To understand these surprising protests, I asked a series of experts on Russian politics from PONARS Eurasia to join an online symposium, answering:
Do the protests that took place across 99 cities in Russia on Sunday signify a meaningful change in Russian politics is likely? Why or why not?
For this second post in the symposium, we hear from From Theodore P. Gerber, professor of sociology and director of the Center for Russia, East Europe, and Central Asia at the University of Wisconsin:
The street protests against government corruption throughout Russia on Sunday are the most important development in Russian politics since the annexation of Crimea in February 2014. There are five reasons they pose a major challenge to the Kremlin:
1) Their geographic diversity and size show that discontent over corruption and a general malaise in Russian society are widespread, not just concentrated in a few areas.
This means the central government cannot focus counterefforts on just a few places but must consider measures to deal with potential unrest throughout the entire country, which will tax its resources and raise questions about the capacity of the central government to act in a unified and concerted manner.
2) So many young people among the demonstrators suggests this generation is not accepting the pro-Putin consensus as promoted by the regime.
Youths traditionally are key players in social upheavals, and the apparent discontent of young Russians at the bill of goods their government has sold them has potentially incendiary consequences.
3) The anti-corruption theme is extremely dangerous to the government.
It cannot dismiss the anti-corruption issue as a “Western import” in the same way it has done with, say, pro-democracy slogans. Several decades of sociological research show that corruption is a perennial complaint of Russian citizens, and with good reason: It adversely impacts their lives on a daily basis. No Russian politician can publicly dismiss or downplay the seriousness of corruption without provoking mockery.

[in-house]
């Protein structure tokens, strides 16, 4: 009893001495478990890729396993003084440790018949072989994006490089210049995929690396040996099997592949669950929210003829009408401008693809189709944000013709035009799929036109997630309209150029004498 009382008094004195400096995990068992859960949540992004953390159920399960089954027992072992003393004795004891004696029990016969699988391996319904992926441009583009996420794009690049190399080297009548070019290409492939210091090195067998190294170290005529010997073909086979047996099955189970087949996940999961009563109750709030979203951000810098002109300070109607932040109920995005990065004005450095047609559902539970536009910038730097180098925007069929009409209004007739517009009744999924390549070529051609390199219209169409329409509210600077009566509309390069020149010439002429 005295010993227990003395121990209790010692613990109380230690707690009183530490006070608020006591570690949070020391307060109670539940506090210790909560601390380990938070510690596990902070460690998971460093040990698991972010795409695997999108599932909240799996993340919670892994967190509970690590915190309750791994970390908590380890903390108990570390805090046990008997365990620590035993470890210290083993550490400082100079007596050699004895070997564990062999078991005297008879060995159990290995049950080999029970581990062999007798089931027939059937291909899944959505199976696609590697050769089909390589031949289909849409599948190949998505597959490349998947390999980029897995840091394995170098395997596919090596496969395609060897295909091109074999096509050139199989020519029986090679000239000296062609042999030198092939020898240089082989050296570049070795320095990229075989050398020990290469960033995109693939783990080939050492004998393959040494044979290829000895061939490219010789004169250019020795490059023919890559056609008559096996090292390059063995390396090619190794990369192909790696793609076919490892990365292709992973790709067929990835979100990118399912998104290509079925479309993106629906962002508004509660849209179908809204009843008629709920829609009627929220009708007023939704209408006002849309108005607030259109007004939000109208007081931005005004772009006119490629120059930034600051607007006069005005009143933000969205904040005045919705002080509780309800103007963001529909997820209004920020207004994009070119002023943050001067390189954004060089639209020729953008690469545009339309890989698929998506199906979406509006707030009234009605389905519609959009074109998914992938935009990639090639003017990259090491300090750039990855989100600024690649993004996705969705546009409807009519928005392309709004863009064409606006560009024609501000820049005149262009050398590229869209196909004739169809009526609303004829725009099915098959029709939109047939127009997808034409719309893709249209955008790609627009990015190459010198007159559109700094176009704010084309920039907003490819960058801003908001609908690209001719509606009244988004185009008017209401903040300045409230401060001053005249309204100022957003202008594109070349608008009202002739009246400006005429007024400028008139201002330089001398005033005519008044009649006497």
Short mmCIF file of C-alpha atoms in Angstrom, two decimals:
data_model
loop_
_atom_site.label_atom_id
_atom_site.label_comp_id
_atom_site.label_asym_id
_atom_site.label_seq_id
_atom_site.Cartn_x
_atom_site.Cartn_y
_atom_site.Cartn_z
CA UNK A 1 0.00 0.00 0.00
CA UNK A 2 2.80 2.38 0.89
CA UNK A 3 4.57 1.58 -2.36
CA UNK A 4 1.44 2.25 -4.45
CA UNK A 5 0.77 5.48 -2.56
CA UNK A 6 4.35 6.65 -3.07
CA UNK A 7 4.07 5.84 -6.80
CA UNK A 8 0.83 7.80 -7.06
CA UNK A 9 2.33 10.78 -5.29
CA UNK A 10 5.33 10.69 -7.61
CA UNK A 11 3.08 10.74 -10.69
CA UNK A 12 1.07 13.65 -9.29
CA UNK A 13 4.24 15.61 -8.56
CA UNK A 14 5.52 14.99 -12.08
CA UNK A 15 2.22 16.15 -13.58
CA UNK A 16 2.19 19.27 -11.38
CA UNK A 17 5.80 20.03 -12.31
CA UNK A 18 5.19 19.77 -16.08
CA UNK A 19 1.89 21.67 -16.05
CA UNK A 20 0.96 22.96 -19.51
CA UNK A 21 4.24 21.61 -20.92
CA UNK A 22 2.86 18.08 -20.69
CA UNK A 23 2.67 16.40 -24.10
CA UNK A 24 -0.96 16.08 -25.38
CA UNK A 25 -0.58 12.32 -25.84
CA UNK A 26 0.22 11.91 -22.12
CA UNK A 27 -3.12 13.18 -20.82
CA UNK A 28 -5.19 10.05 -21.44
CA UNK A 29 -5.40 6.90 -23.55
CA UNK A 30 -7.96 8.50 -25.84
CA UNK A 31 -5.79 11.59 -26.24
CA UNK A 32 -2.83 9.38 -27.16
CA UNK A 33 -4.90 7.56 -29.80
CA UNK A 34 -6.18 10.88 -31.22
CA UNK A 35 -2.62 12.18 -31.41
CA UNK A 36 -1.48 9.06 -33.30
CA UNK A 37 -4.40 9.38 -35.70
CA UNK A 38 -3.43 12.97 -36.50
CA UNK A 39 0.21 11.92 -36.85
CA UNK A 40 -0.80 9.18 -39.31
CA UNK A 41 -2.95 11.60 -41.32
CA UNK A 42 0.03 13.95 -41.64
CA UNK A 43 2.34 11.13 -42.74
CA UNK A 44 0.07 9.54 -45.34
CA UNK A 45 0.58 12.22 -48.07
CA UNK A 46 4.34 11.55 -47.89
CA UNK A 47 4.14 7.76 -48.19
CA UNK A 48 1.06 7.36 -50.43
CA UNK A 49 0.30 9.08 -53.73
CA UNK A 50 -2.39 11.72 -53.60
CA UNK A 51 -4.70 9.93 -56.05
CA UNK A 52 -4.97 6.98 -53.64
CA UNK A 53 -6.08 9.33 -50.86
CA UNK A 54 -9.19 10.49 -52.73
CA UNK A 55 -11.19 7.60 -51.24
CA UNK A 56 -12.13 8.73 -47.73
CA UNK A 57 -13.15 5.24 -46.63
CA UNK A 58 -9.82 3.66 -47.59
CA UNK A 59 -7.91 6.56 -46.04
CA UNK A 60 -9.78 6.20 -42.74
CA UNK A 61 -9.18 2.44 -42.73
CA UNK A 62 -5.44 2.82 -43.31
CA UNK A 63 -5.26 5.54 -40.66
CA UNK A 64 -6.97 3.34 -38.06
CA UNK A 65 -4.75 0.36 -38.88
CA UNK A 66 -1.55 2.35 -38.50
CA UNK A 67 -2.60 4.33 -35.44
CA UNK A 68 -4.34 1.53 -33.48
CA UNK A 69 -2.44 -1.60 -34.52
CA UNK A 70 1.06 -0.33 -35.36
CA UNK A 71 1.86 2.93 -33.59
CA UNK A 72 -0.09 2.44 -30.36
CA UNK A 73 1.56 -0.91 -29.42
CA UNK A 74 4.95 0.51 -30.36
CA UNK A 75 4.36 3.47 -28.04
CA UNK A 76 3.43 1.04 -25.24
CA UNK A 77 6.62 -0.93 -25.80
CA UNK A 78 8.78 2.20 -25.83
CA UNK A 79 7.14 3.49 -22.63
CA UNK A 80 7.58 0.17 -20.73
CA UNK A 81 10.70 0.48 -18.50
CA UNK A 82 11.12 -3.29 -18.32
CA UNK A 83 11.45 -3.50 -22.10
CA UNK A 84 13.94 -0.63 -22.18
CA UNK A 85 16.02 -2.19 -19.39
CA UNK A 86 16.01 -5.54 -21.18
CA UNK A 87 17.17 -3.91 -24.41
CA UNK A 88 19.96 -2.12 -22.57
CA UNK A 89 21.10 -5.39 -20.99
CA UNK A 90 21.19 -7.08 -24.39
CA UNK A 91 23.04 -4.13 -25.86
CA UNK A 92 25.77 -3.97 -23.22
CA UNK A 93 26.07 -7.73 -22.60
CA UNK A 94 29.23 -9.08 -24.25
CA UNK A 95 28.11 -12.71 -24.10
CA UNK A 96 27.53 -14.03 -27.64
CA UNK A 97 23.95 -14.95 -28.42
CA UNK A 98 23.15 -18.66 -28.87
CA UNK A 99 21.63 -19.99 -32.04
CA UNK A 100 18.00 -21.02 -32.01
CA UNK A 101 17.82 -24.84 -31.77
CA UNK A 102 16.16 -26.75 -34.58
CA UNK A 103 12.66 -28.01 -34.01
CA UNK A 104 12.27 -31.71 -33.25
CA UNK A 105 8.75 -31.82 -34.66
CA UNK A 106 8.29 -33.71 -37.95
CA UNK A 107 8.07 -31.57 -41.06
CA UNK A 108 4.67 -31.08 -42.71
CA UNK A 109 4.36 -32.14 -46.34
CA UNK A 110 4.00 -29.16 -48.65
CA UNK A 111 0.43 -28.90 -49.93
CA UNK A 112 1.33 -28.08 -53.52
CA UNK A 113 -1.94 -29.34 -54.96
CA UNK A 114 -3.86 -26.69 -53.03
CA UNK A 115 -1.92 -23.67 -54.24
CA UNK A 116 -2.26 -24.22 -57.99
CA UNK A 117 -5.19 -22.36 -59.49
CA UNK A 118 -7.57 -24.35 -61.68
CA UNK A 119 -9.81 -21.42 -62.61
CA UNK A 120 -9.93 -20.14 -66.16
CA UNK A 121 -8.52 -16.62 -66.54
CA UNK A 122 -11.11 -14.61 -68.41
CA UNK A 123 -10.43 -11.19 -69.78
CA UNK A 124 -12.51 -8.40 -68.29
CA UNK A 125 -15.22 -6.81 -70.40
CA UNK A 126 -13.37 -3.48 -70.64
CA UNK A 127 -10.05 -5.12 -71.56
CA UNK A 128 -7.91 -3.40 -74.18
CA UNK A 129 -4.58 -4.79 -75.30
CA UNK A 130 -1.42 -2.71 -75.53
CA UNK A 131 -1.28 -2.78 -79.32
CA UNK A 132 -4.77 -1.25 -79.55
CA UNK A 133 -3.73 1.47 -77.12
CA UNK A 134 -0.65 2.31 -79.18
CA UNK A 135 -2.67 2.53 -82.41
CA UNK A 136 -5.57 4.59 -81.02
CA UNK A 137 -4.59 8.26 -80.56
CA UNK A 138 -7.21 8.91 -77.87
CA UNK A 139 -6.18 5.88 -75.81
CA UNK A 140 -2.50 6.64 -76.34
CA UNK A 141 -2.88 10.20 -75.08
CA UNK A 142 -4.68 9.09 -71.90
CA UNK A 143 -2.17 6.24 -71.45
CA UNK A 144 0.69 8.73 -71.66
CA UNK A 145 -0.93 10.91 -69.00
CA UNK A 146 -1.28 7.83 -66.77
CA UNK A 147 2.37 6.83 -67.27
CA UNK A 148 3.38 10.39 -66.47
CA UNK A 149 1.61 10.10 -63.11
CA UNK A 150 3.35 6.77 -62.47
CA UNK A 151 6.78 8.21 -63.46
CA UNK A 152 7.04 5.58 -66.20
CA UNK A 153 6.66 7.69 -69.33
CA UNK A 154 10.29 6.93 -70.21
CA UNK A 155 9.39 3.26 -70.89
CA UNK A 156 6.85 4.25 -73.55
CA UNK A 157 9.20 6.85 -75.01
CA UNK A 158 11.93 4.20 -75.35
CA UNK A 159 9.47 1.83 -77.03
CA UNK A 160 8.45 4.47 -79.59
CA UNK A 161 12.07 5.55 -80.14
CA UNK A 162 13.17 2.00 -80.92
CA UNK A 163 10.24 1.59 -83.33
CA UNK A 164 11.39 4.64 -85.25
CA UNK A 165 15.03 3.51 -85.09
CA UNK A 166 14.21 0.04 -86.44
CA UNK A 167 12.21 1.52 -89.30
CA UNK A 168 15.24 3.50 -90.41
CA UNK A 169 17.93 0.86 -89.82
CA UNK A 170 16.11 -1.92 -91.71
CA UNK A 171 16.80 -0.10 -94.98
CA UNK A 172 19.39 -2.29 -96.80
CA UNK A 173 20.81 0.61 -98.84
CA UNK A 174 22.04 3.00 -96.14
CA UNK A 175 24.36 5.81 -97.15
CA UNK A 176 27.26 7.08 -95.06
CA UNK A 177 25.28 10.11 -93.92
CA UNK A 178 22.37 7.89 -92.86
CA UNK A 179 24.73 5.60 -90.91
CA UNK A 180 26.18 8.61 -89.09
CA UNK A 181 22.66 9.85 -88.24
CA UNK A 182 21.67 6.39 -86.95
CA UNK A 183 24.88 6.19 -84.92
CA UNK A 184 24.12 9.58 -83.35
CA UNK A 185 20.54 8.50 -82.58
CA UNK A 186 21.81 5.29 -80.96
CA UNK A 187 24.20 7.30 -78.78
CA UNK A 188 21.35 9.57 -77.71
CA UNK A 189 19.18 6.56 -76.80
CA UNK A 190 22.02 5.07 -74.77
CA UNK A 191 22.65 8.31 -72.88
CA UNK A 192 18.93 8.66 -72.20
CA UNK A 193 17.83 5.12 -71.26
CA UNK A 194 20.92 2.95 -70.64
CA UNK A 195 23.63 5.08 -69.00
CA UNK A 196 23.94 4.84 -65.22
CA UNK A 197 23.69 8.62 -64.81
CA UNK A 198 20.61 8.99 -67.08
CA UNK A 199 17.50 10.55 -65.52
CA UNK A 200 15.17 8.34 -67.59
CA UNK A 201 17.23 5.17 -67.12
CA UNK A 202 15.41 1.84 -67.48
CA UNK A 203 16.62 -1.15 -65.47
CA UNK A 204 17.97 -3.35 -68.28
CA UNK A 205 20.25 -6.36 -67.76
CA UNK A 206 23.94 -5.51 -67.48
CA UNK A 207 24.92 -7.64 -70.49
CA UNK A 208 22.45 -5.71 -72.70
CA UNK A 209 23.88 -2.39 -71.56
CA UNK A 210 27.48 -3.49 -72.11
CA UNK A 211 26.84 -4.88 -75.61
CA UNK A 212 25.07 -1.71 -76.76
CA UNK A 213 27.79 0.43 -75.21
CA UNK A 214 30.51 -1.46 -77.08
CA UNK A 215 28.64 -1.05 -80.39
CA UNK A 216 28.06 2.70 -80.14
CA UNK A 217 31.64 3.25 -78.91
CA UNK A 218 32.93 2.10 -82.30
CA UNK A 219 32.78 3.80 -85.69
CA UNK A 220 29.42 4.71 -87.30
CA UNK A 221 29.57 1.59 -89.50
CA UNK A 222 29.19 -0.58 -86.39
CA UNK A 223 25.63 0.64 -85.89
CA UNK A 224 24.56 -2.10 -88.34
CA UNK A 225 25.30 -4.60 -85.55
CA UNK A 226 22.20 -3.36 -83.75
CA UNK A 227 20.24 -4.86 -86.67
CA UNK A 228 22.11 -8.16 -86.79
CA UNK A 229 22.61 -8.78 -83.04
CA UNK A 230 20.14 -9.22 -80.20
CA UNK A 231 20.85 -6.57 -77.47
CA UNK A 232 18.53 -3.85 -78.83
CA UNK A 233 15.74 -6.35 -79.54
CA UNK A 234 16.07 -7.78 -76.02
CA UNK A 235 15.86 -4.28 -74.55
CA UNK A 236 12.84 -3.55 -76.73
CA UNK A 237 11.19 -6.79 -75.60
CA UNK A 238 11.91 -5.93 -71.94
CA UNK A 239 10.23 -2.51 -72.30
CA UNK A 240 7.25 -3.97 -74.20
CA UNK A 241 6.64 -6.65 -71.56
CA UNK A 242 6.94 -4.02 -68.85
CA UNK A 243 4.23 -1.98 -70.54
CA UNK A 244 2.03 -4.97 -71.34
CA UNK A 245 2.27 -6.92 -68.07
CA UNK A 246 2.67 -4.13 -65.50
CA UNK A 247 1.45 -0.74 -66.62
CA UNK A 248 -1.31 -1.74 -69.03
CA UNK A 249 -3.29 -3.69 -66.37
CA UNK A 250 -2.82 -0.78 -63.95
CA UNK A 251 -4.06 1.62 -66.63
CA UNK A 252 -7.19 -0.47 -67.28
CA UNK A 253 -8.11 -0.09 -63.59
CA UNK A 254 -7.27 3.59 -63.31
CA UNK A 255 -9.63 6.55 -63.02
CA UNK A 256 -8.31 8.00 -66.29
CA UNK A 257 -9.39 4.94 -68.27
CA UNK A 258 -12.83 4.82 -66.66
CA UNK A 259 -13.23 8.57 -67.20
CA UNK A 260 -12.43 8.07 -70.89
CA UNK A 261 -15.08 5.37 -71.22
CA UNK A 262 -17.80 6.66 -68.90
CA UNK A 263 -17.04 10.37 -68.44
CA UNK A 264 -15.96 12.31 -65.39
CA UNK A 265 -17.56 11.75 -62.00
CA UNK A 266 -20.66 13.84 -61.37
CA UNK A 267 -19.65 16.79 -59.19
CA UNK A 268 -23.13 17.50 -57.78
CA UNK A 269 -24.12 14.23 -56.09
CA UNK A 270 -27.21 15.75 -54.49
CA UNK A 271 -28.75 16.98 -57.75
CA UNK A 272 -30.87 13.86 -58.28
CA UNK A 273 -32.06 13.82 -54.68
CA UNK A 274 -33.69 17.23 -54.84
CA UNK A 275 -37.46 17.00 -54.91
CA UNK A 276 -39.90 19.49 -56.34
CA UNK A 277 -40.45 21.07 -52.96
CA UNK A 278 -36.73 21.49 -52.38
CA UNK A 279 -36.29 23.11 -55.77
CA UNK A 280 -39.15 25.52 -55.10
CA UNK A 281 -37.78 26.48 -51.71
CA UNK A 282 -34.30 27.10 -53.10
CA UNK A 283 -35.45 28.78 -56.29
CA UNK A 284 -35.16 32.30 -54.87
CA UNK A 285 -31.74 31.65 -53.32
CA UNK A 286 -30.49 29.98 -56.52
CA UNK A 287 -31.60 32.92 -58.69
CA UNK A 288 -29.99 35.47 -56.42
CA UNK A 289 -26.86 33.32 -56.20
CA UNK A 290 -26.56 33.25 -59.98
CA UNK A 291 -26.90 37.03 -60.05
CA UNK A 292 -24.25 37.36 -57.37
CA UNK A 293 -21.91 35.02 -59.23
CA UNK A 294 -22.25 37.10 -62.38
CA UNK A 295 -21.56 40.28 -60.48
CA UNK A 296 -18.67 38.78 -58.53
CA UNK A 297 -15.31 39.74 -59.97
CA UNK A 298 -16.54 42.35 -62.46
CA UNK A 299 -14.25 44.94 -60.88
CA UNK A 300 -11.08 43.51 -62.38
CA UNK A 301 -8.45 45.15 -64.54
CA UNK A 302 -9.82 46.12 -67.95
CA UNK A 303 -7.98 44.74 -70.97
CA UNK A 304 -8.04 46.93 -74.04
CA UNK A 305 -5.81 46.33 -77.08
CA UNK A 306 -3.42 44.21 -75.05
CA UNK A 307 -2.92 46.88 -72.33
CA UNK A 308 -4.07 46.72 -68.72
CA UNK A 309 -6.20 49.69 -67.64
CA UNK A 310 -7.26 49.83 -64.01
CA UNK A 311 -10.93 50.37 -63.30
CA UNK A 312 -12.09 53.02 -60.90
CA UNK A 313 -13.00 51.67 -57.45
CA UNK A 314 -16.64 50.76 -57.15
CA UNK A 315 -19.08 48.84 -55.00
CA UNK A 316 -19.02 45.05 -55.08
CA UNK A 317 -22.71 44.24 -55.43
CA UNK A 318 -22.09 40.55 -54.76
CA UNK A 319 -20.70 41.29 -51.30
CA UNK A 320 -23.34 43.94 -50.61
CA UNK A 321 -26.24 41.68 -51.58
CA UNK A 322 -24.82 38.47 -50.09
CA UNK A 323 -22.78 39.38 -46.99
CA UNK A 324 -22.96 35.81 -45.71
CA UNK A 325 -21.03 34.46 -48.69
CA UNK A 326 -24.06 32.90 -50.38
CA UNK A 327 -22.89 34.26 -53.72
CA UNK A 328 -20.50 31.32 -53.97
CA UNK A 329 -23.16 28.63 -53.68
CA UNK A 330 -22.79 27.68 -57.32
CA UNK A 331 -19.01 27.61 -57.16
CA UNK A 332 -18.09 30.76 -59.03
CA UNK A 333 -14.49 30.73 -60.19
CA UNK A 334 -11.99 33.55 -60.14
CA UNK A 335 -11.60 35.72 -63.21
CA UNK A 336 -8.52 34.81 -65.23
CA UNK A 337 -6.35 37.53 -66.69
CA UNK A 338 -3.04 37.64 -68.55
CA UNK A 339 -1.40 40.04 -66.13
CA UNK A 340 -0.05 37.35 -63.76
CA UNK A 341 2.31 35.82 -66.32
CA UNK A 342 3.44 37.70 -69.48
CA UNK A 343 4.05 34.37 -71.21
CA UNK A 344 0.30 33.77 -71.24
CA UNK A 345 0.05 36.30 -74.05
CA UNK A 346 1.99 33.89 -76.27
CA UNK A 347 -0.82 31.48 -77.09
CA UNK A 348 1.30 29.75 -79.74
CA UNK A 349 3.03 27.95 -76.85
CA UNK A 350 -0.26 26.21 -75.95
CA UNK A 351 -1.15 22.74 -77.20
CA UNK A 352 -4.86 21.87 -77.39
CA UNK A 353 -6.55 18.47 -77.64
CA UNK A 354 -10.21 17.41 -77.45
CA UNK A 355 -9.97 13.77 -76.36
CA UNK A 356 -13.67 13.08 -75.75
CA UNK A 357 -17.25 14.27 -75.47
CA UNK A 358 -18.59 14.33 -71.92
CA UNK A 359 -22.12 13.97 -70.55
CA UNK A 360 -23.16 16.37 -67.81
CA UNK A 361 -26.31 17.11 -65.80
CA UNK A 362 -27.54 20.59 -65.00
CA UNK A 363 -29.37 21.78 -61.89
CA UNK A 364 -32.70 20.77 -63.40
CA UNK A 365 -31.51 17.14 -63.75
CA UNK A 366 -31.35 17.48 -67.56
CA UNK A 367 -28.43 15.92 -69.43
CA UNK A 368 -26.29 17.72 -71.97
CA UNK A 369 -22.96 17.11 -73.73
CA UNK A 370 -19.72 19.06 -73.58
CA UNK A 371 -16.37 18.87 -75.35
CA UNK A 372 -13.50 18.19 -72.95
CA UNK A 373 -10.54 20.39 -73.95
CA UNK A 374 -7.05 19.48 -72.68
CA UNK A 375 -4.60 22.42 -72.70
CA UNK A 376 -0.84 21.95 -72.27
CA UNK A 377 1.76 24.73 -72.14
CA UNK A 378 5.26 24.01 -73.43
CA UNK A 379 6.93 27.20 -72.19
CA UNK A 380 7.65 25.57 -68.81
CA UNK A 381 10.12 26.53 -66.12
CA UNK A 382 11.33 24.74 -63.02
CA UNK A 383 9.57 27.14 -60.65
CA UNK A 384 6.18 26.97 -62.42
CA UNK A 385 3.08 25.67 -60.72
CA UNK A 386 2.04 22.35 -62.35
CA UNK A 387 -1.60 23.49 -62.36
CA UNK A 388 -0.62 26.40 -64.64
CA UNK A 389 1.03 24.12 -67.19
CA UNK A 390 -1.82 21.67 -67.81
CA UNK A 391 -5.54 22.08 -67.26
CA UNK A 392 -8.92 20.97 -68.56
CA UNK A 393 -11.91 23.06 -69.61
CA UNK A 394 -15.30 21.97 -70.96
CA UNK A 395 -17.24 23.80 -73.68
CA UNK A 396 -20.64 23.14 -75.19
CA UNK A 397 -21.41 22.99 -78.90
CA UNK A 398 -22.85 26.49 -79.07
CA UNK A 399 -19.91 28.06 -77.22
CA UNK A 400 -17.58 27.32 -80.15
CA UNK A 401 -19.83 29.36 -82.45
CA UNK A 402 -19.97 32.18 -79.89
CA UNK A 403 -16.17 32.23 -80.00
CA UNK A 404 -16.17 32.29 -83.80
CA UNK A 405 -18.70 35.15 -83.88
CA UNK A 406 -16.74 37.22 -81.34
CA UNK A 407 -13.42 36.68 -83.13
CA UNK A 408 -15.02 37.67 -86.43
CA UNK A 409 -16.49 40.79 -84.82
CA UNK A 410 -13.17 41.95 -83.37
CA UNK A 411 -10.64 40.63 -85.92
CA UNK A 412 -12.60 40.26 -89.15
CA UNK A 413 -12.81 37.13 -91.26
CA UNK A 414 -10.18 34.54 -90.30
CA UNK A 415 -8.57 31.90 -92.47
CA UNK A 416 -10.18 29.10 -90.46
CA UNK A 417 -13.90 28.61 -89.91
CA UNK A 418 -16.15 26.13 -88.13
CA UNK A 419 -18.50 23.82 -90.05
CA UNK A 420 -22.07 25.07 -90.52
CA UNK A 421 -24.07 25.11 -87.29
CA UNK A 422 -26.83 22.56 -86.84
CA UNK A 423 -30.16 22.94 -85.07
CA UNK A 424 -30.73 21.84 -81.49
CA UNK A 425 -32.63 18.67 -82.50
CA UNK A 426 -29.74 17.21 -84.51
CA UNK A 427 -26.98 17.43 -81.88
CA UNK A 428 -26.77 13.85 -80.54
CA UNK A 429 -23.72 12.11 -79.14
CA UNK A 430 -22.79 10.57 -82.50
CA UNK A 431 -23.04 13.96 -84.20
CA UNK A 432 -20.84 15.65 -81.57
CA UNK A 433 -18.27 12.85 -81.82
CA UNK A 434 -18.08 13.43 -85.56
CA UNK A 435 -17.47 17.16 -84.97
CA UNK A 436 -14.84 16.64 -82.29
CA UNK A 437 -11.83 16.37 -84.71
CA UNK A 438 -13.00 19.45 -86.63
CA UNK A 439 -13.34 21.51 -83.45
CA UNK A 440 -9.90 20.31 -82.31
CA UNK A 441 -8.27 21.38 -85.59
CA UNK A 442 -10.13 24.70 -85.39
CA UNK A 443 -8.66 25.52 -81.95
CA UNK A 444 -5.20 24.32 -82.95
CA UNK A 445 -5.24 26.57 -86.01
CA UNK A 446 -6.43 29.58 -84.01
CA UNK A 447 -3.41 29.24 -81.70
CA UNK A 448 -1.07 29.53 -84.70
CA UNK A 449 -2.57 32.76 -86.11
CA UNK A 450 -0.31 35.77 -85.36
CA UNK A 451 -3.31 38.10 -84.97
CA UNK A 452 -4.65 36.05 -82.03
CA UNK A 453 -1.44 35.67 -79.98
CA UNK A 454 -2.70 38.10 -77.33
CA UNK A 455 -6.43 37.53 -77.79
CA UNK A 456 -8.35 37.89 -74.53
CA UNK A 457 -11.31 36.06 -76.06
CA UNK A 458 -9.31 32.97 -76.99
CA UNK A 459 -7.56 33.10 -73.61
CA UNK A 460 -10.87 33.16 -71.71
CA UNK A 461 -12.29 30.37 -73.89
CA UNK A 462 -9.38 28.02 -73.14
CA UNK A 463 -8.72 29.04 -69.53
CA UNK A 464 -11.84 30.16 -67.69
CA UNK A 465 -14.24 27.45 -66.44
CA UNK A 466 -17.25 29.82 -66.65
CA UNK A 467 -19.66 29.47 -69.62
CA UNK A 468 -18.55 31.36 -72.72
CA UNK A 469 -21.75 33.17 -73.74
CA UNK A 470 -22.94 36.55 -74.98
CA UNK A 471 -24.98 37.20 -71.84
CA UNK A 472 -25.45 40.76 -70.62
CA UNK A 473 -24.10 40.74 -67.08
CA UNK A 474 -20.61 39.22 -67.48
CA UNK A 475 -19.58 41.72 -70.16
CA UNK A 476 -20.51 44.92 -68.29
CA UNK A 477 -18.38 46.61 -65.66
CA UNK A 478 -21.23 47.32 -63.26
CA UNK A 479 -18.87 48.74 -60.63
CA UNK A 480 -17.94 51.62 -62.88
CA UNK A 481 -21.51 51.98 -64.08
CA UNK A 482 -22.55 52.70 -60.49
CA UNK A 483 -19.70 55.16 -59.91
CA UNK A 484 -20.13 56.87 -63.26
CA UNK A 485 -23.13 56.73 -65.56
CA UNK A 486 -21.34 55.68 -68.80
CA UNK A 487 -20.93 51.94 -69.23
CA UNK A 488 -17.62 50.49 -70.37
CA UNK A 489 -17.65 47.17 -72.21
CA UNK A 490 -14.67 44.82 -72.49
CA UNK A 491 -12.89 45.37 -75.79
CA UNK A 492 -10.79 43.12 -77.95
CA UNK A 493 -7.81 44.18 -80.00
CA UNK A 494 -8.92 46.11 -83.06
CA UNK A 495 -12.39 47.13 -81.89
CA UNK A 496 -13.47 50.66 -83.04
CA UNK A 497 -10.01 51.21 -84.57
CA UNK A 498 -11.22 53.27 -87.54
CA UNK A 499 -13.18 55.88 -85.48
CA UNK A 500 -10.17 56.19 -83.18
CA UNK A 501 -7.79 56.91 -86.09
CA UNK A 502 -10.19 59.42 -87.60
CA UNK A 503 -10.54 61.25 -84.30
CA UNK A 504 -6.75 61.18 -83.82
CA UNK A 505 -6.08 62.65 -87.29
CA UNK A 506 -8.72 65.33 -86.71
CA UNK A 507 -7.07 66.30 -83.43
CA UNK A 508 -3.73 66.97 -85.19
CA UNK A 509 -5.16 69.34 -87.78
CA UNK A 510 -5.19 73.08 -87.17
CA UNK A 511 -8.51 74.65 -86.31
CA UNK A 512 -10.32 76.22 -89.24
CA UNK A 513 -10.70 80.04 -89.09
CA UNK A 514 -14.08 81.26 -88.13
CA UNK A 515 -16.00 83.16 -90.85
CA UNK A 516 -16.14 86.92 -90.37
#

Pervasive corruption also undermines the logic of the Putin administration’s “deal” with Russians: Sacrifice your own economic well-being and endure sanctions so that President Vladimir Putin can protect the Russian nation from foreign threats. This offer sounds hollow when those at the top are not sharing in the sacrifices but, rather, continuing to enrich themselves while everyone else is tightening their belts. Corruption is often too nebulous to galvanize public unrest, and when clear perpetrators are identified, they can be sacrificed to defuse public anger. But that is not likely to be a successful counterstrategy in this issue.
4) There is no obvious response that the authorities can take that will not lead to further mobilization.
If authorities try to sacrifice a few key officials (e.g. by dismissing or even jailing Prime Minister Dmitry Medvedev), they will send the signal that protest is an effective way for society to influence government police, thereby setting the stage for more protests. If they crack down aggressively, they risk a major tragedy that could rapidly turn the public strongly against them — already the optics of police manhandling women, children, and elderly peaceful demonstrators are not good. If they do nothing, they appear weak.
They can arrest and intimidate leaders of the protests, but Sunday’s turnout shows that intimidation is no longer working: Discontent is powerful enough to inspire many to risk their own personal harm to express their grievances.
5) These protests are not happening in a vacuum: Localized economic protests throughout the country have risen for several years.
So far, economic and related protests have had an inchoate, disorganized character. The national scope and political character of Sunday’s actions will embolden and inspire anti-government activists at the local level to redouble their efforts to organize, mobilize, and coordinate across regions, platforms, and constituencies.